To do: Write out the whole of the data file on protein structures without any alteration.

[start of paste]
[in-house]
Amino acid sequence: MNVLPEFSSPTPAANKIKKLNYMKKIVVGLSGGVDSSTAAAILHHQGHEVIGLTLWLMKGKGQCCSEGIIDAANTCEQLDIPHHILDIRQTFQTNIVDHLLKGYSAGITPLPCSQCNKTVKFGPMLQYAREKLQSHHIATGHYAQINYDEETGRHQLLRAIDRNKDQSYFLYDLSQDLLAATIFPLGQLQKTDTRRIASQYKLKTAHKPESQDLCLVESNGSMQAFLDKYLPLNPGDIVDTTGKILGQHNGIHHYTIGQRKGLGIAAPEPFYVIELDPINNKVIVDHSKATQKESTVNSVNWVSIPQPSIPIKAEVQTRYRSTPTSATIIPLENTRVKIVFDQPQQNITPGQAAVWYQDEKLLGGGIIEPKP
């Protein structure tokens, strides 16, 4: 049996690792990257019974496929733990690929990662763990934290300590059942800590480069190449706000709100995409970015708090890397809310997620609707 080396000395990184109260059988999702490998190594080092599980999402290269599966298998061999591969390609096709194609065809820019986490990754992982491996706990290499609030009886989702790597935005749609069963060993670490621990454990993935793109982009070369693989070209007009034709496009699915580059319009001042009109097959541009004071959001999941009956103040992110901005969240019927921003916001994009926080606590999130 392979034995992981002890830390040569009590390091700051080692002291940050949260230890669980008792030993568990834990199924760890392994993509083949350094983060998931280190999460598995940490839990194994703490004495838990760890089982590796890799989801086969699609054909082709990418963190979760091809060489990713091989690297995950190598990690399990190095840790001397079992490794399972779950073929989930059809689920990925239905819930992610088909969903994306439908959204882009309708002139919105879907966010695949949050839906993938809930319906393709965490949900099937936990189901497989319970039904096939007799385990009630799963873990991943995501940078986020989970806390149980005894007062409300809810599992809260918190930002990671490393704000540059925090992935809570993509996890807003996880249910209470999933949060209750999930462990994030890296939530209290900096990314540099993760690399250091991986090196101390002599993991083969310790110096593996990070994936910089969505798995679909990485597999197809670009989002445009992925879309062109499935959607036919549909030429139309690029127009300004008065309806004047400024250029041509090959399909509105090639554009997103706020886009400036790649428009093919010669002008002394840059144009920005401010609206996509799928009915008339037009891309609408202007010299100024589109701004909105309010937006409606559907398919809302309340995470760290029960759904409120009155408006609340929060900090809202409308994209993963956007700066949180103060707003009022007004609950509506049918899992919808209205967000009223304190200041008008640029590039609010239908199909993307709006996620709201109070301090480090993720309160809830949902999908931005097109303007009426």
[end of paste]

[in-house]
Amino acid sequence: MNVLPEFSSPTPAANKIKKLNYMKKIVVGLSGGVDSSTAAAILHHQGHEVIGLTLWLMKGKGQCCSEGIIDAANTCEQLDIPHHILDIRQTFQTNIVDHLLKGYSAGITPLPCSQCNKTVKFGPMLQYAREKLQSHHIATGHYAQINYDEETGRHQLLRAIDRNKDQSYFLYDLSQDLLAATIFPLGQLQKTDTRRIASQYKLKTAHKPESQDLCLVESNGSMQAFLDKYLPLNPGDIVDTTGKILGQHNGIHHYTIGQRKGLGIAAPEPFYVIELDPINNKVIVDHSKATQKESTVNSVNWVSIPQPSIPIKAEVQTRYRSTPTSATIIPLENTRVKIVFDQPQQNITPGQAAVWYQDEKLLGGGIIEPKP
């Protein structure tokens, strides 16, 4: 049996690792990257019974496929733990690929990662763990934290300590059942800590480069190449706000709100995409970015708090890397809310997620609707 080396000395990184109260059988999702490998190594080092599980999402290269599966298998061999591969390609096709194609065809820019986490990754992982491996706990290499609030009886989702790597935005749609069963060993670490621990454990993935793109982009070369693989070209007009034709496009699915580059319009001042009109097959541009004071959001999941009956103040992110901005969240019927921003916001994009926080606590999130 392979034995992981002890830390040569009590390091700051080692002291940050949260230890669980008792030993568990834990199924760890392994993509083949350094983060998931280190999460598995940490839990194994703490004495838990760890089982590796890799989801086969699609054909082709990418963190979760091809060489990713091989690297995950190598990690399990190095840790001397079992490794399972779950073929989930059809689920990925239905819930992610088909969903994306439908959204882009309708002139919105879907966010695949949050839906993938809930319906393709965490949900099937936990189901497989319970039904096939007799385990009630799963873990991943995501940078986020989970806390149980005894007062409300809810599992809260918190930002990671490393704000540059925090992935809570993509996890807003996880249910209470999933949060209750999930462990994030890296939530209290900096990314540099993760690399250091991986090196101390002599993991083969310790110096593996990070994936910089969505798995679909990485597999197809670009989002445009992925879309062109499935959607036919549909030429139309690029127009300004008065309806004047400024250029041509090959399909509105090639554009997103706020886009400036790649428009093919010669002008002394840059144009920005401010609206996509799928009915008339037009891309609408202007010299100024589109701004909105309010937006409606559907398919809302309340995470760290029960759904409120009155408006609340929060900090809202409308994209993963956007700066949180103060707003009022007004609950509506049918899992919808209205967000009223304190200041008008640029590039609010239908199909993307709006996620709201109070301090480090993720309160809830949902999908931005097109303007009426």